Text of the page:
# Consistency of a simple estimator for $y_i = \beta_1 x_i + u_i$

Let $$y_i = \beta_1 x_i + u_i$$ for $$i=1,2,..,n$$. If I define $$\hat \beta_1 = \frac{y_1 + y_n}{x_1 + x_n}$$ then whether my $$\hat \beta_1$$ will be consistent or not in this setup?

For my estimator to be consistent, I just need to show $$\text{plim}(\hat \beta_1) = \beta_1$$

To solve this, I have substituted $$y_1$$ and $$y_n$$ as $$\beta_1 x_1 + u_1$$ and $$\beta_1 x_n + u_n$$ respectively such that

\begin{align} \text{plim}(\hat \beta_1) &= \text{plim}\left(\frac{\beta_1 x_1 + u_1 + \beta_1 x_n + u_n}{x_1+x_n}\right) \\& =\beta_1 + \text{plim}\left(\frac{u_1 + u_n}{x_1+x_n}\right) \end{align}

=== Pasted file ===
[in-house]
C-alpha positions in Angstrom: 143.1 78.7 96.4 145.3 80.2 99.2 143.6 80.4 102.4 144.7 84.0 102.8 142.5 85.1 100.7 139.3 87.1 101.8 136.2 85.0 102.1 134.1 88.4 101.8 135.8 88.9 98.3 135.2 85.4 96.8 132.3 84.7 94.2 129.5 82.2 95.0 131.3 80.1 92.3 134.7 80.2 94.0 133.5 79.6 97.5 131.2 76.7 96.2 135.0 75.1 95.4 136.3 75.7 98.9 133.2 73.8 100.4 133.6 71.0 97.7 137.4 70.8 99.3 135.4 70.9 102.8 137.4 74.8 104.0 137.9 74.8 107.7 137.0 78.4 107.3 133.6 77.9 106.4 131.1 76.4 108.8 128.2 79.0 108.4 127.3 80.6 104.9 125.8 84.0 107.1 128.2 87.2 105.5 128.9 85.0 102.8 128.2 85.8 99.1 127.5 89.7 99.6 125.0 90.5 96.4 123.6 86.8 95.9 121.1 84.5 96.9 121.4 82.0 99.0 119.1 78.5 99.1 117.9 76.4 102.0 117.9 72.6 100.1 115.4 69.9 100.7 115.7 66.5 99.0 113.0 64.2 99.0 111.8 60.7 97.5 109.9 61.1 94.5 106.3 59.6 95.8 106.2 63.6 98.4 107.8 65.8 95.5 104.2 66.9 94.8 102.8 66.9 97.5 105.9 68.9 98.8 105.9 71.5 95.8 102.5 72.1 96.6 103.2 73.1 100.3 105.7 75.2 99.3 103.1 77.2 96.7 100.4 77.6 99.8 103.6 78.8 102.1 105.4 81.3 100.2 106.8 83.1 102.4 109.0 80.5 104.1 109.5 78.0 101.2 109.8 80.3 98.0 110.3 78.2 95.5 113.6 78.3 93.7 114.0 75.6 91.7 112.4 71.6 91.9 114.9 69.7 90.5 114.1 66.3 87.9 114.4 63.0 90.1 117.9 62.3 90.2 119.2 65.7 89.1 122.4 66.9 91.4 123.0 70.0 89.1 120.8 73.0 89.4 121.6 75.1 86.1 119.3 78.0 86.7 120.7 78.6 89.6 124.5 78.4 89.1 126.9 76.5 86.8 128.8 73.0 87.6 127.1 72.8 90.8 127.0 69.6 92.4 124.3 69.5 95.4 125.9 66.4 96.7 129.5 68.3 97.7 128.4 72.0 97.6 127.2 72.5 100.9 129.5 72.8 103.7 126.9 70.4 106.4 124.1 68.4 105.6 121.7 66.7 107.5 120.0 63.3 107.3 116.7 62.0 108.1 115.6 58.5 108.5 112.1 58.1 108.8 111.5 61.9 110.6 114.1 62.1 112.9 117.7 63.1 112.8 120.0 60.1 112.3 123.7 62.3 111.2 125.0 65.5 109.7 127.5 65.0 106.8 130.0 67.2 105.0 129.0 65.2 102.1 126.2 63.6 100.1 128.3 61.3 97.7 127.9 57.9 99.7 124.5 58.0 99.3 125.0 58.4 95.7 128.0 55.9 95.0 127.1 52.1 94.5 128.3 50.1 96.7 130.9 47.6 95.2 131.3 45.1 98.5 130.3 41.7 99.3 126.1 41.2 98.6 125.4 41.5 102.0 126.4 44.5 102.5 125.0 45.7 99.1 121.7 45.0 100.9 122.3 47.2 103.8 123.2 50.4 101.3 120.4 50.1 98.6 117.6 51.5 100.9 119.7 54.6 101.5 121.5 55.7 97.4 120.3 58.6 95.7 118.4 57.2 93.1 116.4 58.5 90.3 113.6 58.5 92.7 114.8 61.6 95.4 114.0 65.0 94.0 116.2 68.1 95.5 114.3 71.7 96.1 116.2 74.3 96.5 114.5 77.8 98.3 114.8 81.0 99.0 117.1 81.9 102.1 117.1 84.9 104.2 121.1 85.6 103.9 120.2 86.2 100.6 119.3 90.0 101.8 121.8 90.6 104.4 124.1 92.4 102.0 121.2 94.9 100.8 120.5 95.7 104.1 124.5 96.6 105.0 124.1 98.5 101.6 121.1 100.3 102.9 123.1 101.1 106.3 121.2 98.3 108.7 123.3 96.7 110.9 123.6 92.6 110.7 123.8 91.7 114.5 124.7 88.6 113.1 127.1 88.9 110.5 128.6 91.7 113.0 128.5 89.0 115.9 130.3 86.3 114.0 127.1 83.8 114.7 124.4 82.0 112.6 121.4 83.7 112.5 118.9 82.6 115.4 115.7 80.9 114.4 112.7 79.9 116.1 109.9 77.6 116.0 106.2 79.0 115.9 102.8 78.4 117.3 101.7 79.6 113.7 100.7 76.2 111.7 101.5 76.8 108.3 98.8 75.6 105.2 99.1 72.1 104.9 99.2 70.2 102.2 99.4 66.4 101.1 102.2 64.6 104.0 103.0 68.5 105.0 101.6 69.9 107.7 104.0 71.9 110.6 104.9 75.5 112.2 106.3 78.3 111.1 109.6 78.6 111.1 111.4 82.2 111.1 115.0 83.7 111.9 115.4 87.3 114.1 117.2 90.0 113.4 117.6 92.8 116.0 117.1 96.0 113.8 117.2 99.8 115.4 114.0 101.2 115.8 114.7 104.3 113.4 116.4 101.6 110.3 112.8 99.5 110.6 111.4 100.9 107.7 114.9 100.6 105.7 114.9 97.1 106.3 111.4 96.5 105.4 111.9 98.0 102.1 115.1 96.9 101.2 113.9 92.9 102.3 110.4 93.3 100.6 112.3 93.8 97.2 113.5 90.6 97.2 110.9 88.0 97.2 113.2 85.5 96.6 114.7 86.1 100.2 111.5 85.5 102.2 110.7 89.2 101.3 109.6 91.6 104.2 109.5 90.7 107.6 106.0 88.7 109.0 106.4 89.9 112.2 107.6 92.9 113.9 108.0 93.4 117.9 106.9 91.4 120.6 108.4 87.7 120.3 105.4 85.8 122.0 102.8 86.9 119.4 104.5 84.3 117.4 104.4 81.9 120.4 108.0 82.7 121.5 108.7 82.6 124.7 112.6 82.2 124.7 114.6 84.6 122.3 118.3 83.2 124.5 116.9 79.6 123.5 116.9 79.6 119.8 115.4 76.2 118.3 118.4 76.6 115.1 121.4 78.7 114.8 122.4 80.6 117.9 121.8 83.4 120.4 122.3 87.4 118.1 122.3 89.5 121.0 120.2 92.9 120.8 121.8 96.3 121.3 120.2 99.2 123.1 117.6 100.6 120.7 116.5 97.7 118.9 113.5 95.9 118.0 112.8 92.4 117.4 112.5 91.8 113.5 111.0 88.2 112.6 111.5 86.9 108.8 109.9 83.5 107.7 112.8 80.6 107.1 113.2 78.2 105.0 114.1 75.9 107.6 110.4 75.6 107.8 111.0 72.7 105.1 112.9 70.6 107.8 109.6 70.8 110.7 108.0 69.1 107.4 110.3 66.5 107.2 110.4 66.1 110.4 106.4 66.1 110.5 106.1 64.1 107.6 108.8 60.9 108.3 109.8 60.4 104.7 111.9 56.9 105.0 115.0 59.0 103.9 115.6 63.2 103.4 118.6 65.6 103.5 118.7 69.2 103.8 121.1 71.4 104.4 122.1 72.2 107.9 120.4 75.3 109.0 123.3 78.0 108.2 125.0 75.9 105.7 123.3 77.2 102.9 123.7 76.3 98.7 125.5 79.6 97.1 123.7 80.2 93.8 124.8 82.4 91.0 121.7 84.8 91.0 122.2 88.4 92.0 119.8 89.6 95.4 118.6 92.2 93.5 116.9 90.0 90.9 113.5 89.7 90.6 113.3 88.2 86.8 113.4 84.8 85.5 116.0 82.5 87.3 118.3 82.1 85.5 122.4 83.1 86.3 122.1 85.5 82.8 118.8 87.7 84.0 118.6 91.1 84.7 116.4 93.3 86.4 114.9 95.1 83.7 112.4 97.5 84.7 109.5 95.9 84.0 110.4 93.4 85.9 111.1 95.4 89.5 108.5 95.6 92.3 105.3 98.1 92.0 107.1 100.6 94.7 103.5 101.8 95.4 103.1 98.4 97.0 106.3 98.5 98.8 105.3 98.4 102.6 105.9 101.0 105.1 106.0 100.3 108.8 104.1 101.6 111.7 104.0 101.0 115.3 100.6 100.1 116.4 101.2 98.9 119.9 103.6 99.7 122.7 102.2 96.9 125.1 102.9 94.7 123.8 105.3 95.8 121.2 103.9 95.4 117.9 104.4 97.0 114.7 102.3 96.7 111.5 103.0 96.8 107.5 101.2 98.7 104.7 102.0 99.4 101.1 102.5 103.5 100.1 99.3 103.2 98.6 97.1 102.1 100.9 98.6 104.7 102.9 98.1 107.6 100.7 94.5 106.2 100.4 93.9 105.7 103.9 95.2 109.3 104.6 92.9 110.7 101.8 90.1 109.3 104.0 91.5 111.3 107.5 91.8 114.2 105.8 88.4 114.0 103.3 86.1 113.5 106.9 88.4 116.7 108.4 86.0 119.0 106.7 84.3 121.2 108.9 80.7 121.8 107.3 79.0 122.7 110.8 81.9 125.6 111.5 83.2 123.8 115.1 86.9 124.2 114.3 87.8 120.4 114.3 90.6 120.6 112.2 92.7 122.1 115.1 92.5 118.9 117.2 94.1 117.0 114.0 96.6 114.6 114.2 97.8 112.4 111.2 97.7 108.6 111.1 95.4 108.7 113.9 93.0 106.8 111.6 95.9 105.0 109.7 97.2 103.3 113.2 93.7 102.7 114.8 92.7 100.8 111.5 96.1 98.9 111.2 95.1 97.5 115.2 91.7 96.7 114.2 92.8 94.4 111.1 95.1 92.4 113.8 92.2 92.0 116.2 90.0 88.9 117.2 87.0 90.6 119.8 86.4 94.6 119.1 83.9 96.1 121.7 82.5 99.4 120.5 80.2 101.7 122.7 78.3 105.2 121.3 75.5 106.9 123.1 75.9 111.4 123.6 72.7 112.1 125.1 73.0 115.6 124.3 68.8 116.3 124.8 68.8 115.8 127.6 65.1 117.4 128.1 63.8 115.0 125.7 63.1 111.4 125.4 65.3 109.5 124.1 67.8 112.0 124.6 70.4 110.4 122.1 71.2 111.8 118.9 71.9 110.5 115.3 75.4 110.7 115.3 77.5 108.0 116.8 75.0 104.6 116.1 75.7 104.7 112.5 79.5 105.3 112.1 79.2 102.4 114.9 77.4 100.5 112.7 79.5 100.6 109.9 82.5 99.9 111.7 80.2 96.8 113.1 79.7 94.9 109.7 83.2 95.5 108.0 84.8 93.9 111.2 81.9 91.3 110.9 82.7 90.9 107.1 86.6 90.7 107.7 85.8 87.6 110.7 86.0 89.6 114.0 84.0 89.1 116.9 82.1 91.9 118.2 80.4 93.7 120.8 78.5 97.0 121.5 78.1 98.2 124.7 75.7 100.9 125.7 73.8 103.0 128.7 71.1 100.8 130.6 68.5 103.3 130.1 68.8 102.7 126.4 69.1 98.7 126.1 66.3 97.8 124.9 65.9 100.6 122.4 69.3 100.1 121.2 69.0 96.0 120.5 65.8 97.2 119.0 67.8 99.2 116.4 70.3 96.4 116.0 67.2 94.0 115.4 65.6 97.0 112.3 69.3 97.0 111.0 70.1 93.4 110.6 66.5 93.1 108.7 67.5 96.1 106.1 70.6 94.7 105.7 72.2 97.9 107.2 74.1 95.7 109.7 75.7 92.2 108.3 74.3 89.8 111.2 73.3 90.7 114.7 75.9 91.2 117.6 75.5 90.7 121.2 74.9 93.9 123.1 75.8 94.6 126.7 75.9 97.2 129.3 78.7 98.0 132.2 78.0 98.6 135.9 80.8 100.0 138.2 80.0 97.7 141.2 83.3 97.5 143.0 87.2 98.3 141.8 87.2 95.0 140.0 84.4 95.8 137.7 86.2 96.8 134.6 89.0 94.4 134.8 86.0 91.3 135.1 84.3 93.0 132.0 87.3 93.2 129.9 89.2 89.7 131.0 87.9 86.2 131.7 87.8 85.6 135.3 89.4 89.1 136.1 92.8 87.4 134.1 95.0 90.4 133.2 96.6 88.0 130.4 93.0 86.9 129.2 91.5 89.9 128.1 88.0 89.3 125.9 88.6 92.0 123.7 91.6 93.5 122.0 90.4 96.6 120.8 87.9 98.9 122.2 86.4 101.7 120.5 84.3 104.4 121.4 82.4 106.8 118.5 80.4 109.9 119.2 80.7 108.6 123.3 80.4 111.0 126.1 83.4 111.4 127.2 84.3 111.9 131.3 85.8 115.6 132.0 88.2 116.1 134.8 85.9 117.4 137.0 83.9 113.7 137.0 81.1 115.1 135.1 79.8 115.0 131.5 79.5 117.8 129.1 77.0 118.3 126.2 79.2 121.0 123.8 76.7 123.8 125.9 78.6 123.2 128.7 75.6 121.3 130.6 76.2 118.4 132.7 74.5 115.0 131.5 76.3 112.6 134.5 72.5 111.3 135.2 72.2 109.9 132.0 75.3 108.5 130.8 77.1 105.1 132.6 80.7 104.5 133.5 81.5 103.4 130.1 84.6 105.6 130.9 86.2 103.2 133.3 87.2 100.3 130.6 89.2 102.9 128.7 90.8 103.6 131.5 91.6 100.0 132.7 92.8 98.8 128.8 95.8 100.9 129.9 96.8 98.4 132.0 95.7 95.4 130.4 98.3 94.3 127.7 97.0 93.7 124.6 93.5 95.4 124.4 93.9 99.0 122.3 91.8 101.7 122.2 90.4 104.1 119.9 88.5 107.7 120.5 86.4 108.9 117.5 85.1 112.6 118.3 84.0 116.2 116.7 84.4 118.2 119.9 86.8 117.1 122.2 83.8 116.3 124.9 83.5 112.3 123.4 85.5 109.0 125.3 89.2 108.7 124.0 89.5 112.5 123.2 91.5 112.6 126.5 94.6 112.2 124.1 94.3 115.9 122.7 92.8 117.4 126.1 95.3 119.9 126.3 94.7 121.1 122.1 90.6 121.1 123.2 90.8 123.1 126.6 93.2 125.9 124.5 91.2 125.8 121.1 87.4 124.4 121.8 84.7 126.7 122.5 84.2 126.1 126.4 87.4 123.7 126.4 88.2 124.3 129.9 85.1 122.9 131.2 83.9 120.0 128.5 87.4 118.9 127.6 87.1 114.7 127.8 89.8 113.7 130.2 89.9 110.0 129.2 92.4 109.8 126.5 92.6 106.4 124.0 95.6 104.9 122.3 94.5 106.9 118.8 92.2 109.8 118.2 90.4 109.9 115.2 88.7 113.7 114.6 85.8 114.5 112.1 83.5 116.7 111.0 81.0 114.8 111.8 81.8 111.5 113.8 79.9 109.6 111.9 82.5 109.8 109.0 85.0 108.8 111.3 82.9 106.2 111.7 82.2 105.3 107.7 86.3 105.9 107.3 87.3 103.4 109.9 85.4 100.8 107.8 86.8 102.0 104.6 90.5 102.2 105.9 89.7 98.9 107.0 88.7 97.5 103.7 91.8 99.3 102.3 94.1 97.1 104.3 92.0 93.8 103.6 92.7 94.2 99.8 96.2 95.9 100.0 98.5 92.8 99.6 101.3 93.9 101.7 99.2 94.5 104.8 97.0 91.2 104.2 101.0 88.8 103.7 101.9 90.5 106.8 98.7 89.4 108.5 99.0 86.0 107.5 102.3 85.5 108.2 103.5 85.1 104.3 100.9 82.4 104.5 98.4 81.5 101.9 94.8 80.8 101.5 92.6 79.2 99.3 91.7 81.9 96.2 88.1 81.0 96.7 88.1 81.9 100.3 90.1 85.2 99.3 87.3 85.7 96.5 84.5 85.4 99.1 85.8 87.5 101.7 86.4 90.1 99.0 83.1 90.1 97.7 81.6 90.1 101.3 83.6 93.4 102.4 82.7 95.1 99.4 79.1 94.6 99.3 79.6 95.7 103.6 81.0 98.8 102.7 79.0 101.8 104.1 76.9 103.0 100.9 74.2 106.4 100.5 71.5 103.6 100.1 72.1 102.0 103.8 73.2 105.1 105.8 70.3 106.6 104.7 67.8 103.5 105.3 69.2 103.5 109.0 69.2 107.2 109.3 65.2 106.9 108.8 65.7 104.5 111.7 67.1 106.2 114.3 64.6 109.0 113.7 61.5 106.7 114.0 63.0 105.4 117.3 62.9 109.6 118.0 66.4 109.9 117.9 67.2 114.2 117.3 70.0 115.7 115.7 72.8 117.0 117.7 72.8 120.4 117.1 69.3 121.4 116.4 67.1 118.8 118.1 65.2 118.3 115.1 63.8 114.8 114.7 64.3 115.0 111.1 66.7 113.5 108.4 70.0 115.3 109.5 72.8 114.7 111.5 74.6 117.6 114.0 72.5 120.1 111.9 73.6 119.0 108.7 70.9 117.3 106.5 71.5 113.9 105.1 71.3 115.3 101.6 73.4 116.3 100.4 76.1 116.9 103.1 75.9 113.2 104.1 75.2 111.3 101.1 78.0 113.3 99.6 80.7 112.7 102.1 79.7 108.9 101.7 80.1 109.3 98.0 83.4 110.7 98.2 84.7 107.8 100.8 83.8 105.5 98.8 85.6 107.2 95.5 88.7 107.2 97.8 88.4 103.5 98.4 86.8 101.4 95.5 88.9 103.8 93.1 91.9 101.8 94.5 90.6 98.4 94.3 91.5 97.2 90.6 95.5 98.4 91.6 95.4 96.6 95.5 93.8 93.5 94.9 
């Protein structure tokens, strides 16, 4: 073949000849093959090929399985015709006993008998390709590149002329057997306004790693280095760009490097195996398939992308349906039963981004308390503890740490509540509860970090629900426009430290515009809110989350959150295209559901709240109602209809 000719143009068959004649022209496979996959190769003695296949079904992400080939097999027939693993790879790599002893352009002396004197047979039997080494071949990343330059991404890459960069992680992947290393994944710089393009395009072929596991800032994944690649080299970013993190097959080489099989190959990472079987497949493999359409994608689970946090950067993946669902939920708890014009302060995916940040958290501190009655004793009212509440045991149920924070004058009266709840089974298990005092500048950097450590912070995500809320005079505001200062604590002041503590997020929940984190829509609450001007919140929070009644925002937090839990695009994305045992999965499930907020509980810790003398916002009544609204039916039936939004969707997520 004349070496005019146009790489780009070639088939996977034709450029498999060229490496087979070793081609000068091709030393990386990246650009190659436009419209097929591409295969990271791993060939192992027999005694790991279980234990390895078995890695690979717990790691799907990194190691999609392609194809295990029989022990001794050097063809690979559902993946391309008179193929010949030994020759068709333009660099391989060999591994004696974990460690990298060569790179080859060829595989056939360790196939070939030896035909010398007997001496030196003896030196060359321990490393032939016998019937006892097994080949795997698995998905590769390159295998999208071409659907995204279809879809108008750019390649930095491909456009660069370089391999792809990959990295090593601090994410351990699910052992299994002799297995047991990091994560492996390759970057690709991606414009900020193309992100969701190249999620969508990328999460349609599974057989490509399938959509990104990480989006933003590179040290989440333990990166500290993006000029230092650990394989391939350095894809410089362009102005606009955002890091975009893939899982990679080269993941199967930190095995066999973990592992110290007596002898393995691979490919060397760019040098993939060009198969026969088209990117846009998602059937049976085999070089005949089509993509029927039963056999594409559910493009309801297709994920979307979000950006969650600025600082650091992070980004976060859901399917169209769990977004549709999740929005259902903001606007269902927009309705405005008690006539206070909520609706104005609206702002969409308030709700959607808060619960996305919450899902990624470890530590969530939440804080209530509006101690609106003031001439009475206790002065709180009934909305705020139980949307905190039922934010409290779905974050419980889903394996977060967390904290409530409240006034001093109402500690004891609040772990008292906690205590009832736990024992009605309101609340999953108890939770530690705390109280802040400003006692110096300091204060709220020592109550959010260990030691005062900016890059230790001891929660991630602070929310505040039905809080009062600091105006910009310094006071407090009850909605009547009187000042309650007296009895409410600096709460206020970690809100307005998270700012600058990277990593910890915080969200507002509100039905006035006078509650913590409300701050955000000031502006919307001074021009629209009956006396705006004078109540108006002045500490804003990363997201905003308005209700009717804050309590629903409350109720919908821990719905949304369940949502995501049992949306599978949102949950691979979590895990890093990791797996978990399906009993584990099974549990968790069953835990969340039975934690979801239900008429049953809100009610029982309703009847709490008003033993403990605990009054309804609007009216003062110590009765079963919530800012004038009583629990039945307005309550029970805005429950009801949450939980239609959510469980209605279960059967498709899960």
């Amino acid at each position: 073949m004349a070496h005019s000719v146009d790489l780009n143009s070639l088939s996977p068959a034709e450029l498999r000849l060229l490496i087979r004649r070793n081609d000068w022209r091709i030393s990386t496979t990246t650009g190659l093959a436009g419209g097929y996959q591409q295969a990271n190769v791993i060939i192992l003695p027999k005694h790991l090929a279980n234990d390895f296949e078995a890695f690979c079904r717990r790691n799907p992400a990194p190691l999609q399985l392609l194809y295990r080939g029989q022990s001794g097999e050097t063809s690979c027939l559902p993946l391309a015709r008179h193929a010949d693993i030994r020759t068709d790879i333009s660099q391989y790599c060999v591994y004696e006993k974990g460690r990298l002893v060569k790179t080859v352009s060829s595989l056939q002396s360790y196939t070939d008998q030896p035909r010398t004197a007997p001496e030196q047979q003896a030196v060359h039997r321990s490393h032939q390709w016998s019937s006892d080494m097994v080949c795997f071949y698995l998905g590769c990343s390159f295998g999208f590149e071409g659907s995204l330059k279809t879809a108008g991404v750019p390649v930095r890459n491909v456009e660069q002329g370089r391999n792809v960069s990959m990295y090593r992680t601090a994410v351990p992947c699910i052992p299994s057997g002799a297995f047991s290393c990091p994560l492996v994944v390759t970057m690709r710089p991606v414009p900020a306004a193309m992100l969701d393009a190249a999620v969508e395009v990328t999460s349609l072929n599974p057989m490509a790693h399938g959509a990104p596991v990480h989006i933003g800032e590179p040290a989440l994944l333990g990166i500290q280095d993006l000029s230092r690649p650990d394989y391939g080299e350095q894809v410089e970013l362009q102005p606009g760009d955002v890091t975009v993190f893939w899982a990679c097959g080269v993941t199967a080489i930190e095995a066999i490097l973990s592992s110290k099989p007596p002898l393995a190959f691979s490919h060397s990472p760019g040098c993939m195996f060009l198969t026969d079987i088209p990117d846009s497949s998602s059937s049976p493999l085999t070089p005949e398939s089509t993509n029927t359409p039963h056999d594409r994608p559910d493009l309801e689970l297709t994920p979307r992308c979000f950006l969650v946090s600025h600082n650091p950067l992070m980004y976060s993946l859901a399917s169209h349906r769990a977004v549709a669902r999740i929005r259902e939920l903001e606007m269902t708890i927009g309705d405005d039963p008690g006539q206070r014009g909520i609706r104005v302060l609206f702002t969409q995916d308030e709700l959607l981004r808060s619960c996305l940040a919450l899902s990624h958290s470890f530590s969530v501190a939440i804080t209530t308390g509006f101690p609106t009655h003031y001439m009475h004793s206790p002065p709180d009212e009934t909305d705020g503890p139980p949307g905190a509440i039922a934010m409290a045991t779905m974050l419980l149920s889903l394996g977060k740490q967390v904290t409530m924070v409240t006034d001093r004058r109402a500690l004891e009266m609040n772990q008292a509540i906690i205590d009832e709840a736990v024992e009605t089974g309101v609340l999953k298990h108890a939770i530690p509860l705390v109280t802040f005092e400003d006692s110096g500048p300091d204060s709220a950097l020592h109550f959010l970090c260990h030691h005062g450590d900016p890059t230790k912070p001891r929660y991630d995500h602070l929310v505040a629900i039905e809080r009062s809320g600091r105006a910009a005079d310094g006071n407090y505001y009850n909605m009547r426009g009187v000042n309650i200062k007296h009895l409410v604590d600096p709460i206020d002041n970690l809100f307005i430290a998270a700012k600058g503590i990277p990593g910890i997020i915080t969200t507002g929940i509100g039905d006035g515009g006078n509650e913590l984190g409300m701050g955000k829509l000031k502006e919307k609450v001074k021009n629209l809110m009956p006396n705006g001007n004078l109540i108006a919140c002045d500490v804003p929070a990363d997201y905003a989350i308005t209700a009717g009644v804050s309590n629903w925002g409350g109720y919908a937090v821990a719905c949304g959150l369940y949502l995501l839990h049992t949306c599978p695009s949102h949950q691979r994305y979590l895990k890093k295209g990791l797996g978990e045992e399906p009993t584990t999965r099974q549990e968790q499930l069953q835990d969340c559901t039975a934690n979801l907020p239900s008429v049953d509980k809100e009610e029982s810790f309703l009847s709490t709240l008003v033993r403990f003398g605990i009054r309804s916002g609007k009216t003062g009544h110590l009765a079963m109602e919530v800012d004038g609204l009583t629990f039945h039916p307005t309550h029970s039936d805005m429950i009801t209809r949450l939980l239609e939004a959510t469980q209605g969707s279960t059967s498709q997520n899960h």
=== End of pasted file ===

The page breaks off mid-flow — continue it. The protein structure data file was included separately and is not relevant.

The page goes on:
Now, I was thinking to substitute $$u_1 + u_n = \sum_{i=1}^n u_i - \sum_{i=2}^{n-1} u_i$$ and $$x_1 + x_n = \sum_{i=1}^n x_i - \sum_{i=2}^{n-1} x_i$$ to proceed further but I don't think it will take me anywhere to show that

$$\text{plim}\left(\frac{u_1 + u_n}{x_1+x_n}\right) = 0.$$

such that the estimator turns out to be consistent. Any help on how can I proceed further?

• Hint: compute the variance of $\hat\beta_1$ and compare that to the variance of the purported limit $\beta_1.$
– whuber
Nov 23, 2022 at 15:01

Hint: Consider the possibility that your conjecture may be false. As a simple illustration, consider the case where $$x_1+x_n \neq 0$$ and find the resulting variance for your estimator. Show that this variance does not (necessarily) vanish as $$n \rightarrow \infty$$ and use this to draw an appropriate conclusion.